The great officials of the empire used to give to their friends ivory tablets commemorating their honours. In former times they had represented on them the emperor, the empress, or their own portraits, and scenes from the circus; now they chose Biblical subjects. People liked to have long rolls exhibiting the wars and triumphs of an emperor in a continuous series of drawings. Two gigantic rolls of this kind may still be seen at Rome; I mean the columns of Trajan and of Marcus Aurelius. Christian art produced rolls of the same kind, exhibiting the story of Joshua's battles (Plate VI). Senators and noble ladies vied with each other in arranging the history of the Bible and especially the life of Jesus in the form of poems, each word of which was taken either from Homer or from Vergil. It is a wonderful mixture of Bible and classical culture.
The Bible rules not only the public and the private life, but also the church and its organisations. At the beginning the Christians were afraid of comparing the Old Testament rites with the ecclesiastical institutions. The Law of the Old Testa-ment belonged to an earlier form of religion; it was abolished by the New Testament. Christ, according to Saint Paul, was the end of the Law. But by and by the Old and the New Testament were brought nearer together. An author of the first century remarks that God by his commandments in the Old Testament has shown himself to be a lover of order, therefore in the Christian congregation, too, order ought to rule. He does not call the Christian communion a sacrifice, the Christian minister a priest; but his parallelism comes very near to this, and a century later the step is taken. It becomes usual to speak of bishop, elders, and deacons as high-priest, priests, and Levites. Later on, even the minor degrees were taken back to Biblical models: the subdeacon, lector, exorcist, acolyte, janitor were found represented in the Old Testament. The clergy formed a separate class as distinct from other people as the tribe of Levi was among the tribes of Israel. It was upon the authority of the Old Testa-ment that they claimed rights and prerogatives to be given and guaranteed by the empire. The monks found their models in Elijah and Elisha; common life was represented by the apostles; penitents were Job, David, and the people of Nineveh; widows (as ecclesiastical functionaries) had their models in Naomi, Hannah, Tabitha, etc. The church was the tabernacle of Moses and the temple of Solomon, and each detail in the description of these Biblical buildings was made to agree with a feature in the Christian church by means of allegorical interpretation. The feasts of the church correspond to the feasts of the Old Testament; Easter is usually called Passover, and Whitsuntide Pentecost. At a rather early date a festival of the dedication of the individual church was introduced to correspond with the festival of the dedication of the temple.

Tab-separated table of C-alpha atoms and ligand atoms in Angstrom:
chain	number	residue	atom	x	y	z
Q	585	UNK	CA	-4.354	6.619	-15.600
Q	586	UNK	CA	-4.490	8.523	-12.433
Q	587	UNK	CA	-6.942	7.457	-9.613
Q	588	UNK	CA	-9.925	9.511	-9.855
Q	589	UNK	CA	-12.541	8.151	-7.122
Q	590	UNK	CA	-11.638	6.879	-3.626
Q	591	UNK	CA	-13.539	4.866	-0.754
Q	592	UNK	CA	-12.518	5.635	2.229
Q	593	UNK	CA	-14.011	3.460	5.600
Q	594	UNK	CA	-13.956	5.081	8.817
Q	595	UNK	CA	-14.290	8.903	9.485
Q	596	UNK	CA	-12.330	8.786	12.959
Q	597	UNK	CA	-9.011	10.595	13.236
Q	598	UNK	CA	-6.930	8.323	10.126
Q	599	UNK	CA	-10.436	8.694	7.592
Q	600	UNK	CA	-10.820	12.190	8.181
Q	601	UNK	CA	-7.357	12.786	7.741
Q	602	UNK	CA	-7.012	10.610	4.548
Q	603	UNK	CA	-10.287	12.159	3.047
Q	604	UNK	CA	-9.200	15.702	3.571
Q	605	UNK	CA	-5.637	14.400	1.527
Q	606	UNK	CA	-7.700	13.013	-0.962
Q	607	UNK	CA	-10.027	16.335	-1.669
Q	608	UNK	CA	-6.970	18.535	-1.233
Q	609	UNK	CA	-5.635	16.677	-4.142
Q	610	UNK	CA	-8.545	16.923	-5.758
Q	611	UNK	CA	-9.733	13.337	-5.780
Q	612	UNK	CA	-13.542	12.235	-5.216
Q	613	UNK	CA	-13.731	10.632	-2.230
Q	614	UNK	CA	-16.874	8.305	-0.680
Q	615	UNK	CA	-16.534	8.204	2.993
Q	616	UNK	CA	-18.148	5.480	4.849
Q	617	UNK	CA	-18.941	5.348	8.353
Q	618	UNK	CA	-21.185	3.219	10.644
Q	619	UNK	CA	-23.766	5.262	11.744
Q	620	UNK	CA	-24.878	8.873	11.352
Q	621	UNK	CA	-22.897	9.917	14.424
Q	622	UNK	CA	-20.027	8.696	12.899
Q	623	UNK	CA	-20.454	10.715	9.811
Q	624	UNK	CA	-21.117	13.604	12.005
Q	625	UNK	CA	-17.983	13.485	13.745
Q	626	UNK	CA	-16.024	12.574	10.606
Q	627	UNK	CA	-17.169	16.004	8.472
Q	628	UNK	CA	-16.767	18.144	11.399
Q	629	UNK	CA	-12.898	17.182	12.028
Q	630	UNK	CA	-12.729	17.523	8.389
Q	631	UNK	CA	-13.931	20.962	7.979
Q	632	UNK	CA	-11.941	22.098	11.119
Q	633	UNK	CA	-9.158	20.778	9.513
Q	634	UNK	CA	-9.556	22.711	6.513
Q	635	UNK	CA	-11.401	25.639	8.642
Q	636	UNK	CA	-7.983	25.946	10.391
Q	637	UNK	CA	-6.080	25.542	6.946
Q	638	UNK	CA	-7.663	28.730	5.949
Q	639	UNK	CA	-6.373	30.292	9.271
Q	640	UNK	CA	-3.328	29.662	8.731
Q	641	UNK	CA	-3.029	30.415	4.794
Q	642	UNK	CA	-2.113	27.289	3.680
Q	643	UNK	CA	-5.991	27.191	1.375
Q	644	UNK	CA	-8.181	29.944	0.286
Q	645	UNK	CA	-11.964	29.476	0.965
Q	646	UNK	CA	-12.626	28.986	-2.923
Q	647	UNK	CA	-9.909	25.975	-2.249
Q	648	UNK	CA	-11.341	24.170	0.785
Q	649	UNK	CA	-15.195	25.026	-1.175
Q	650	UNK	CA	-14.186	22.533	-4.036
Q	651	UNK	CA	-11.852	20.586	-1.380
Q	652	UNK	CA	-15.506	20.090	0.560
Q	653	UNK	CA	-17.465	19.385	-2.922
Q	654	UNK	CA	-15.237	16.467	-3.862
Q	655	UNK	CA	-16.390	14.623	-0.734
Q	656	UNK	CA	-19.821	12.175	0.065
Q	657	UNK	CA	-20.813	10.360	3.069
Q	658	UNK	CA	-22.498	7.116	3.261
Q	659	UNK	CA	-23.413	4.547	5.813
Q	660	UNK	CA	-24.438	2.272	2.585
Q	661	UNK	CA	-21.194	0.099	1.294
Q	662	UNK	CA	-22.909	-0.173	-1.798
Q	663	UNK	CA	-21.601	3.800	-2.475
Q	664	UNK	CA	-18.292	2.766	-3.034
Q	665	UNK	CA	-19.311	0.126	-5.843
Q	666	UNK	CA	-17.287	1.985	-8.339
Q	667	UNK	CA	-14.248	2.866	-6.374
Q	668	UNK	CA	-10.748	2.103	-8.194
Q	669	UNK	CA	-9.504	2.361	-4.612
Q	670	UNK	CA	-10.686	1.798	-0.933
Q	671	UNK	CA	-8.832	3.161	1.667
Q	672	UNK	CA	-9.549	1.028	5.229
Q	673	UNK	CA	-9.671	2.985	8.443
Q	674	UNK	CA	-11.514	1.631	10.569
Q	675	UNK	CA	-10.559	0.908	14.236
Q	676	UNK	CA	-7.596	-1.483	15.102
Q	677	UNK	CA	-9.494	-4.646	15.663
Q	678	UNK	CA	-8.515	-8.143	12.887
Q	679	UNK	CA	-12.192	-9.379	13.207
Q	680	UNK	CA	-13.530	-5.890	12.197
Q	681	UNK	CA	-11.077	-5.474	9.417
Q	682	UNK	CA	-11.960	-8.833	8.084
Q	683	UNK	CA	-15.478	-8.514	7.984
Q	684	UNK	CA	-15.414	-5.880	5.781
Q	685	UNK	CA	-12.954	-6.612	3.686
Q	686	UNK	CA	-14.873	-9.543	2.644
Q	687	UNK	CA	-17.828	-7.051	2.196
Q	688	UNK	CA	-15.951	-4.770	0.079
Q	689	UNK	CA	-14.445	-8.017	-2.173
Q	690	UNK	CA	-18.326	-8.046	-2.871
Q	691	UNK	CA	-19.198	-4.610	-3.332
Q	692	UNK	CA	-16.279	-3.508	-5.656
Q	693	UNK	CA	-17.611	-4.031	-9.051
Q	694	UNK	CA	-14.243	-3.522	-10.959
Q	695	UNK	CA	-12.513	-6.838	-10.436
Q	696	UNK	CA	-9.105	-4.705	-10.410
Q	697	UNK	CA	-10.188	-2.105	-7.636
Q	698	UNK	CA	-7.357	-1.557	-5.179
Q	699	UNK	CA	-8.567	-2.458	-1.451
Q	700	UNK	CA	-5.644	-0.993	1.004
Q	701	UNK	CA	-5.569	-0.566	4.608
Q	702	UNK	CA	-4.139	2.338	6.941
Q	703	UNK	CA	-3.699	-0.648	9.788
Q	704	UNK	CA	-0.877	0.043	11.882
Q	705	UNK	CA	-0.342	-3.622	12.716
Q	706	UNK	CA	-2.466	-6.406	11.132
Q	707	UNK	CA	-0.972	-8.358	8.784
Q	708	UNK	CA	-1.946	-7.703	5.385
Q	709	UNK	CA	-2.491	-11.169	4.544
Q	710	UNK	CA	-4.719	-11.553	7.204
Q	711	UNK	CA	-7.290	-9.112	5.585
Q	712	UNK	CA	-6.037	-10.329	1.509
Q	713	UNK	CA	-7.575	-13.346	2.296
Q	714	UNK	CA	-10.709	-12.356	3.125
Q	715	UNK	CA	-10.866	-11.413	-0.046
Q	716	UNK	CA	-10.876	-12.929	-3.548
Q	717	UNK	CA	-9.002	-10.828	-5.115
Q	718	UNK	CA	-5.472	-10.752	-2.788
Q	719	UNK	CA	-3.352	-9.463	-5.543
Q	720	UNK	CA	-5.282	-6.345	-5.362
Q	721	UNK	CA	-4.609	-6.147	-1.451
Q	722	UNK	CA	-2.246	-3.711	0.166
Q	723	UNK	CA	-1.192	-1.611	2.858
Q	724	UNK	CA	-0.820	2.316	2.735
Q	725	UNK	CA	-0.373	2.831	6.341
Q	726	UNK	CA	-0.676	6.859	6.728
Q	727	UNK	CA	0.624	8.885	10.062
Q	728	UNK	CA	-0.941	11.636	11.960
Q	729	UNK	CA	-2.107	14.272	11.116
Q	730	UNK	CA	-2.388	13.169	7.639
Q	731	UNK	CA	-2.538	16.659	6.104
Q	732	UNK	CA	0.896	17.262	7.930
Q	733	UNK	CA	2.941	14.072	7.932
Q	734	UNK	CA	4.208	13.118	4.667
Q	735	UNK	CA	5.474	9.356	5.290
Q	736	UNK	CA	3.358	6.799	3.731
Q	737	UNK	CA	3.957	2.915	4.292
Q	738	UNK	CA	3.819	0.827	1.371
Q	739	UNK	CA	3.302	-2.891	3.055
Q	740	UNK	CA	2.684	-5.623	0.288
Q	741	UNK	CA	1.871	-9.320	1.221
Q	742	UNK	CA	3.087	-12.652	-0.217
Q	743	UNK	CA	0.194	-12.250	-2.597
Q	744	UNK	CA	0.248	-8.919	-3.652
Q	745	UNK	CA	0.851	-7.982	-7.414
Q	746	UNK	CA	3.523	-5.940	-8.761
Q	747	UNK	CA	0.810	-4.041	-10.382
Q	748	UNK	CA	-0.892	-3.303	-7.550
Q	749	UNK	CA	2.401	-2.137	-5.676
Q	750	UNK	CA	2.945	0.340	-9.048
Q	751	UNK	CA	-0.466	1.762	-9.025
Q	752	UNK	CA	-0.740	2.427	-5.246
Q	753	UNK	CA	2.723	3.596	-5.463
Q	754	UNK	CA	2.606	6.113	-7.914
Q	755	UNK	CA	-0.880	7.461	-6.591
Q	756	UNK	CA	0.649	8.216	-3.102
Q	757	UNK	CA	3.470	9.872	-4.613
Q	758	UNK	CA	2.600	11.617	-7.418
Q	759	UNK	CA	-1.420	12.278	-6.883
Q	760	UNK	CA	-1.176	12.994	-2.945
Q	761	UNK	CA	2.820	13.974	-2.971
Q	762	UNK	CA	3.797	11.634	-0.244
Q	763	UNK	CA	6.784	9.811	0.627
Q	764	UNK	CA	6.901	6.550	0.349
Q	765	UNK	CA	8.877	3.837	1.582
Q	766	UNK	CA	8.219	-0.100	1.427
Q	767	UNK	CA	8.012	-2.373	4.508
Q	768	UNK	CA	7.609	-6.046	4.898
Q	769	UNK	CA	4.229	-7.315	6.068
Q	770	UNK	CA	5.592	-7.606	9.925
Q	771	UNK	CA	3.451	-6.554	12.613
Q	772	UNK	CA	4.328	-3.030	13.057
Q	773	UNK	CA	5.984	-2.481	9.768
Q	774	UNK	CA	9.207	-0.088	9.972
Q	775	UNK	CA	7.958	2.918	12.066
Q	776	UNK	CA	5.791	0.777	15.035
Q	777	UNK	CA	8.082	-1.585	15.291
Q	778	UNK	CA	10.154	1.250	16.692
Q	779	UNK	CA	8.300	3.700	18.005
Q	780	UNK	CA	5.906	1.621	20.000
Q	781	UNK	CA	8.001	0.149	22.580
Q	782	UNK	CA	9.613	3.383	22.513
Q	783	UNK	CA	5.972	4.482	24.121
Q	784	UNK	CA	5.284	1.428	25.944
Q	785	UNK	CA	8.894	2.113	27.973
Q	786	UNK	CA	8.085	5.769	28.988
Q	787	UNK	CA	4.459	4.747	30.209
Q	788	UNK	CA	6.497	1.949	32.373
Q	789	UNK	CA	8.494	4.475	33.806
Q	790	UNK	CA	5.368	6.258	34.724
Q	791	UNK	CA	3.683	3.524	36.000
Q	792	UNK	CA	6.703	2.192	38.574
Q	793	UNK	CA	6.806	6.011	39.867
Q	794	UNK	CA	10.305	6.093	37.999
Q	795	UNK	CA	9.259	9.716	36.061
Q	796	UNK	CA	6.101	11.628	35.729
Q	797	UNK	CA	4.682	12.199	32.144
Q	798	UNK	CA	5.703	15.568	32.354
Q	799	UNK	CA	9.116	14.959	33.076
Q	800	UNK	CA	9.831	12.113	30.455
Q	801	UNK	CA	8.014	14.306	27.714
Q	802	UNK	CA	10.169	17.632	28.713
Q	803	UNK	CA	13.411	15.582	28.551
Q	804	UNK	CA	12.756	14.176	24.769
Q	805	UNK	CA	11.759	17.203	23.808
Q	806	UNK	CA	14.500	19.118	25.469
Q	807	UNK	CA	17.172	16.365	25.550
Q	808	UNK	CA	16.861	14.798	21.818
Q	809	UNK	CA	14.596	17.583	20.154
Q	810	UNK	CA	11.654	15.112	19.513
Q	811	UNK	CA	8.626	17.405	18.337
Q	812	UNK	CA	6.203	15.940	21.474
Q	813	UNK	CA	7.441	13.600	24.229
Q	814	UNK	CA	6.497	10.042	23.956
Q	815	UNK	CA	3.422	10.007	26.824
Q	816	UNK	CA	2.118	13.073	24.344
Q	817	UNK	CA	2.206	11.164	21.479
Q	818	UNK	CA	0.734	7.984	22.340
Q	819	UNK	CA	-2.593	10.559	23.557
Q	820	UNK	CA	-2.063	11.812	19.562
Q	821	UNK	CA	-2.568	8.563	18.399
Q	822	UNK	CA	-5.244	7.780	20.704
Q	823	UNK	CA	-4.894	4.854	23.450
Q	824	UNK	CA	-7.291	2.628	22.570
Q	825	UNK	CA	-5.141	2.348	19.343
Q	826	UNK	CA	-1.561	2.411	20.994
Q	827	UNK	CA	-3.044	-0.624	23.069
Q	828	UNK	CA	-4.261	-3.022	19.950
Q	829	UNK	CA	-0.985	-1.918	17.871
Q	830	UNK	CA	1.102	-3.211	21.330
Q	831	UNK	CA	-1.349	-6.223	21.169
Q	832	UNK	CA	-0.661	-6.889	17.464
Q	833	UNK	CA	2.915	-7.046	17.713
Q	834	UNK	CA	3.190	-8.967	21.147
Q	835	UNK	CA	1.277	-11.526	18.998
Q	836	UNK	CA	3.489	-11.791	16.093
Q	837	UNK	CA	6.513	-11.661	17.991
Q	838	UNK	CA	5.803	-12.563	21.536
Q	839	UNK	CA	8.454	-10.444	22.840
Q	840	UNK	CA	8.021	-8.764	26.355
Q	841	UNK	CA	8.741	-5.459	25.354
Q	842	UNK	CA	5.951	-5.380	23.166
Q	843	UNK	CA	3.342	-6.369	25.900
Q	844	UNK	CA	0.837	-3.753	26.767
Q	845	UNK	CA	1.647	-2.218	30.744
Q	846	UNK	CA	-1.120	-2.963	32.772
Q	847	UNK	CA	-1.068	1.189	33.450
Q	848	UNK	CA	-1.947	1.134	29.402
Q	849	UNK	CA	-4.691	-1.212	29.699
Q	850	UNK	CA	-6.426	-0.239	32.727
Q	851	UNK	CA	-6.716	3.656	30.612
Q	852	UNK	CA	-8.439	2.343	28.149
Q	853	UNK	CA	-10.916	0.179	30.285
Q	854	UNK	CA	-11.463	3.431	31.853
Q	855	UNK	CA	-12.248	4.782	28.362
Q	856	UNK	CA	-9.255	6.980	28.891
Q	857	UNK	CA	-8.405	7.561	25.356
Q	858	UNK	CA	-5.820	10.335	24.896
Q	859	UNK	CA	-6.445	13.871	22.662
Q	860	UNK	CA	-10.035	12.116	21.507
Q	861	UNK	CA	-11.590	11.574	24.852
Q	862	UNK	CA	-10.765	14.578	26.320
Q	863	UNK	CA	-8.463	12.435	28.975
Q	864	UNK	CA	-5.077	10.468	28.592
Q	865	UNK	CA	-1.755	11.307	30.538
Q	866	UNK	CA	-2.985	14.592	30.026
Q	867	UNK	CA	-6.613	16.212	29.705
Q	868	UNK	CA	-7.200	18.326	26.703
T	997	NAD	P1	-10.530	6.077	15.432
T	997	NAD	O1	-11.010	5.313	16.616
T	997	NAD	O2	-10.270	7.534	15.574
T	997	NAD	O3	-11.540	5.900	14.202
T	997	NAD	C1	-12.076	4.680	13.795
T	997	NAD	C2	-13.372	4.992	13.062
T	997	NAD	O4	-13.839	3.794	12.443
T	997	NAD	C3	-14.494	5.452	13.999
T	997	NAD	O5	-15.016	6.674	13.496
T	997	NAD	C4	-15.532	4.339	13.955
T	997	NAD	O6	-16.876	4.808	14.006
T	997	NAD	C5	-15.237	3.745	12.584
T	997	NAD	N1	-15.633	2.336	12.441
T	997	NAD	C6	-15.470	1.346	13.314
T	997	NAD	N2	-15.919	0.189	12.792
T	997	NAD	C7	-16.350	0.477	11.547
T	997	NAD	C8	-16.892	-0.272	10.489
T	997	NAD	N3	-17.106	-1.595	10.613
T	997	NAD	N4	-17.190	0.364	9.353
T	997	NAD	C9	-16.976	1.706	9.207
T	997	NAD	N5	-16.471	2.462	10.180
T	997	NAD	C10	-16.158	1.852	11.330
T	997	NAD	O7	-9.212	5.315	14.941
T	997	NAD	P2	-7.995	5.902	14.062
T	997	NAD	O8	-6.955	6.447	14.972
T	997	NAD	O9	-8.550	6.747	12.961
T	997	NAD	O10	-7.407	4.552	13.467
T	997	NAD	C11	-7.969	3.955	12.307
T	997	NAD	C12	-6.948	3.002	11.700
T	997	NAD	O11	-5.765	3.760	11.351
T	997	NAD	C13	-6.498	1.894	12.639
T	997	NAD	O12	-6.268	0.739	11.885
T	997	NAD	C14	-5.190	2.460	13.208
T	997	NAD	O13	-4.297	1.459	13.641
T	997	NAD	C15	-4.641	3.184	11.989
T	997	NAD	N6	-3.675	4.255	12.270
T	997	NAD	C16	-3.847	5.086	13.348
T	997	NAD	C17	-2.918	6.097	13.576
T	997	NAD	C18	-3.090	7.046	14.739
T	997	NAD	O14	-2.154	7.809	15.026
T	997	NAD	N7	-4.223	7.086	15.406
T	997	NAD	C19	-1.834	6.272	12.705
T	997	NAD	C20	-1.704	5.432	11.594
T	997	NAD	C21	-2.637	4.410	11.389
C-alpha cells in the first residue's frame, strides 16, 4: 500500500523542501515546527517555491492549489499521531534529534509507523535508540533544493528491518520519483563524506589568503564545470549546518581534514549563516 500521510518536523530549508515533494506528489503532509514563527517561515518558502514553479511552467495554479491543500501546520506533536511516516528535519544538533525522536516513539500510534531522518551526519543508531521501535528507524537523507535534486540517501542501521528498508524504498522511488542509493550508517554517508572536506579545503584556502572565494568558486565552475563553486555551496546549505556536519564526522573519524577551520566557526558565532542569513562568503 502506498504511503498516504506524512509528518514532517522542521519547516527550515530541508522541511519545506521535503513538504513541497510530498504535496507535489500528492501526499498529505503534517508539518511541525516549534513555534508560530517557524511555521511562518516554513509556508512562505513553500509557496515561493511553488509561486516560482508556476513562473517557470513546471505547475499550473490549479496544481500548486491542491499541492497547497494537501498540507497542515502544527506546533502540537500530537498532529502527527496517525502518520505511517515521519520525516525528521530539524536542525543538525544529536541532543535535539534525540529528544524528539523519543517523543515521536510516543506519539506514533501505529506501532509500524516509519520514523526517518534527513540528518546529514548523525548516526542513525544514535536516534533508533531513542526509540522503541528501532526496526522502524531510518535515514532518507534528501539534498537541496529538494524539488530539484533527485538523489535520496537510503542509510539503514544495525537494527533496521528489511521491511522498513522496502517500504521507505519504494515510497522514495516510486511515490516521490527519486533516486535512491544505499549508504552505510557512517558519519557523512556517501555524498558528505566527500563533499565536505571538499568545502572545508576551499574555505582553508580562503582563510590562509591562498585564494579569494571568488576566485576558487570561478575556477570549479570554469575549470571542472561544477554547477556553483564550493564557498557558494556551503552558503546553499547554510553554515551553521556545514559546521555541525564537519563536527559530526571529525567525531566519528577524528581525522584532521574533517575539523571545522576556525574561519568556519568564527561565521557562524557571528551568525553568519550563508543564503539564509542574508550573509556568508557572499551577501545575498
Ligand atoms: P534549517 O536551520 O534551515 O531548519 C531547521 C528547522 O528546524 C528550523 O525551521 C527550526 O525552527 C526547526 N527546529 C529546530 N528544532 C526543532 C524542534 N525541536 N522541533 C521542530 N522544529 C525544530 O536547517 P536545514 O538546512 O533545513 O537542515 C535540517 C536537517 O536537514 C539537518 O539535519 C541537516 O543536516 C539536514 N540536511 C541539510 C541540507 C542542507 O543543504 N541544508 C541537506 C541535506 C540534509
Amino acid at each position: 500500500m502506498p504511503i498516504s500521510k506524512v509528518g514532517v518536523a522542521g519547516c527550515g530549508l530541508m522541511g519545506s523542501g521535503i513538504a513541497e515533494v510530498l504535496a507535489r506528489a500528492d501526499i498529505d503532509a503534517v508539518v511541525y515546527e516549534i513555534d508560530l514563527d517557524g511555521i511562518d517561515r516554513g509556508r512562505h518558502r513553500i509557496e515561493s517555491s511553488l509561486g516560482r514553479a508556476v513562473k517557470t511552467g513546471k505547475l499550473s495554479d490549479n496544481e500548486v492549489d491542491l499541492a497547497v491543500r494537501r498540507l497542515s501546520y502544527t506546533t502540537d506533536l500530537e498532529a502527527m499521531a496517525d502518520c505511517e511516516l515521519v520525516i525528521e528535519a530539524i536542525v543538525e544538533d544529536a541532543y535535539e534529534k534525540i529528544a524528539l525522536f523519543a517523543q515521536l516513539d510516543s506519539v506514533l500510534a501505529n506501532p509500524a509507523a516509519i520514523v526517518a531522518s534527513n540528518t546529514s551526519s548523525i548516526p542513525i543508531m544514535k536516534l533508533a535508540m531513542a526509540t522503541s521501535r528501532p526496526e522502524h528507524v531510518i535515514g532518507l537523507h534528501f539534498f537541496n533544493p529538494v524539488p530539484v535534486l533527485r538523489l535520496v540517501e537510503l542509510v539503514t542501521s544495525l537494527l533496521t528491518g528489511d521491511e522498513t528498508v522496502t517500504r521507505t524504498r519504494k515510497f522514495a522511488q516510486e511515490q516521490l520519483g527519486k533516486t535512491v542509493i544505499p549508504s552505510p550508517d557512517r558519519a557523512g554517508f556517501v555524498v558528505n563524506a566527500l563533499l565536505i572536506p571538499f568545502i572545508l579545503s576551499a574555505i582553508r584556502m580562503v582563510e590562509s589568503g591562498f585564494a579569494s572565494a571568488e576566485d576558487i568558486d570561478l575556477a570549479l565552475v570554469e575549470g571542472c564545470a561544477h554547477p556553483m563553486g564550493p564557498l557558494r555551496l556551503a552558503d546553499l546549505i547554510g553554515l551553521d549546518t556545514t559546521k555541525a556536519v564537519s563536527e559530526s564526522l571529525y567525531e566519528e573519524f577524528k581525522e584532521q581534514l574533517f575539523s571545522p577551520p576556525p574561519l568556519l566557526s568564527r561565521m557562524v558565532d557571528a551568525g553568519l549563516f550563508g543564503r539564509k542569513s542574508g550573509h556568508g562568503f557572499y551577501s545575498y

As the Jews kept two days in the week for fasting, so did the Christians, choosing Wednesday and Friday instead of Monday and Thursday; and in doing so they remembered that it was on a Wednesday that Jesus was betrayed by Judas and on a Friday that he died on the cross. Even the usual hours for prayers were based on Old Testament authority; David, saying in Psalm 141: 2 "The lifting up of my hands as the evening sacrifice," means vespers, while in the 131st Psalm he is speaking of compline, in the 63d of matins. The vigil was observed as well as commanded by Christ himself (Luke 6 : 12 and 12 : 37). The whole liturgy was explained as being in every detail a representation of the life of Christ. The sacraments, too, were prefigured in the Old Testament. This symbolism is very old and very commonly used; it has influenced Christian art. We see Noah's ark as a symbol of baptism (cf. I Peter 3 : 20); Abel's sacrifice, and Melchisedek offering bread and wine to Abraham, as symbols of the holy eucharist. Abraham entertaining at his home the three angels reveals the holy Trinity. All this is represented in splendid mosaics on the walls of the churches, as for instance in San Vitale at Ravenna.